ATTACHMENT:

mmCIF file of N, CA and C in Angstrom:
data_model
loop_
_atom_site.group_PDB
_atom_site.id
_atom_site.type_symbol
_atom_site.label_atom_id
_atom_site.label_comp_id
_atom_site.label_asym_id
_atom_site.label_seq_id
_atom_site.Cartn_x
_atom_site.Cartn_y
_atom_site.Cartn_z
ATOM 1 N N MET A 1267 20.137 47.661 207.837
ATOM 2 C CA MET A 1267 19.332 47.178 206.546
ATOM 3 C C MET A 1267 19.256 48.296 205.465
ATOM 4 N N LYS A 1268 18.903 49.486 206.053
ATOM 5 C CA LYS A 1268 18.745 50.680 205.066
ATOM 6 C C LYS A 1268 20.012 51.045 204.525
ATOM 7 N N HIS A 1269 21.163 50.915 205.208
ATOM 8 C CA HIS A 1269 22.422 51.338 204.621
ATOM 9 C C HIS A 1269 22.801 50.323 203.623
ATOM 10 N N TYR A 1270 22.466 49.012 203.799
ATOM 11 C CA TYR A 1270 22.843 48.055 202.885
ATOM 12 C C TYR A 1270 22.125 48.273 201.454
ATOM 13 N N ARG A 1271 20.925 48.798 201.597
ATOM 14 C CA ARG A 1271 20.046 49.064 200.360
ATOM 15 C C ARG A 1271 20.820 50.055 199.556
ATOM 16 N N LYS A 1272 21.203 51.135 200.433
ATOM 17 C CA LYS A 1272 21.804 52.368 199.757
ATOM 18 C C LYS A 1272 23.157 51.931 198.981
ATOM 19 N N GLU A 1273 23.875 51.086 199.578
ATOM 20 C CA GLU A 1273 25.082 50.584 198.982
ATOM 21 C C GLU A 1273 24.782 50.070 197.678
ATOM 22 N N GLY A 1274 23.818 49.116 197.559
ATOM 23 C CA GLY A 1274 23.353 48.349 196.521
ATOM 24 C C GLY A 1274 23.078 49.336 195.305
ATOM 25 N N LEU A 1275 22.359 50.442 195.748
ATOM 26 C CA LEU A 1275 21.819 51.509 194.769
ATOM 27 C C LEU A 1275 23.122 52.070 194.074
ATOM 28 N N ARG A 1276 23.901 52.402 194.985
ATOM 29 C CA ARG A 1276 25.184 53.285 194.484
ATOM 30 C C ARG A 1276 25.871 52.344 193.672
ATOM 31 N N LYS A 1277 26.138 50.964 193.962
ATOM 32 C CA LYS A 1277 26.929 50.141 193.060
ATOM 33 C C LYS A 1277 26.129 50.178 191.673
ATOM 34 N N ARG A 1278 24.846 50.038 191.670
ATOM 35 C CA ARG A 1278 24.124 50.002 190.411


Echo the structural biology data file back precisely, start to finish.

mmCIF file of N, CA and C in Angstrom:
data_model
loop_
_atom_site.group_PDB
_atom_site.id
_atom_site.type_symbol
_atom_site.label_atom_id
_atom_site.label_comp_id
_atom_site.label_asym_id
_atom_site.label_seq_id
_atom_site.Cartn_x
_atom_site.Cartn_y
_atom_site.Cartn_z
ATOM 1 N N MET A 1267 20.137 47.661 207.837
ATOM 2 C CA MET A 1267 19.332 47.178 206.546
ATOM 3 C C MET A 1267 19.256 48.296 205.465
ATOM 4 N N LYS A 1268 18.903 49.486 206.053
ATOM 5 C CA LYS A 1268 18.745 50.680 205.066
ATOM 6 C C LYS A 1268 20.012 51.045 204.525
ATOM 7 N N HIS A 1269 21.163 50.915 205.208
ATOM 8 C CA HIS A 1269 22.422 51.338 204.621
ATOM 9 C C HIS A 1269 22.801 50.323 203.623
ATOM 10 N N TYR A 1270 22.466 49.012 203.799
ATOM 11 C CA TYR A 1270 22.843 48.055 202.885
ATOM 12 C C TYR A 1270 22.125 48.273 201.454
ATOM 13 N N ARG A 1271 20.925 48.798 201.597
ATOM 14 C CA ARG A 1271 20.046 49.064 200.360
ATOM 15 C C ARG A 1271 20.820 50.055 199.556
ATOM 16 N N LYS A 1272 21.203 51.135 200.433
ATOM 17 C CA LYS A 1272 21.804 52.368 199.757
ATOM 18 C C LYS A 1272 23.157 51.931 198.981
ATOM 19 N N GLU A 1273 23.875 51.086 199.578
ATOM 20 C CA GLU A 1273 25.082 50.584 198.982
ATOM 21 C C GLU A 1273 24.782 50.070 197.678
ATOM 22 N N GLY A 1274 23.818 49.116 197.559
ATOM 23 C CA GLY A 1274 23.353 48.349 196.521
ATOM 24 C C GLY A 1274 23.078 49.336 195.305
ATOM 25 N N LEU A 1275 22.359 50.442 195.748
ATOM 26 C CA LEU A 1275 21.819 51.509 194.769
ATOM 27 C C LEU A 1275 23.122 52.070 194.074
ATOM 28 N N ARG A 1276 23.901 52.402 194.985
ATOM 29 C CA ARG A 1276 25.184 53.285 194.484
ATOM 30 C C ARG A 1276 25.871 52.344 193.672
ATOM 31 N N LYS A 1277 26.138 50.964 193.962
ATOM 32 C CA LYS A 1277 26.929 50.141 193.060
ATOM 33 C C LYS A 1277 26.129 50.178 191.673
ATOM 34 N N ARG A 1278 24.846 50.038 191.670
ATOM 35 C CA ARG A 1278 24.124 50.002 190.411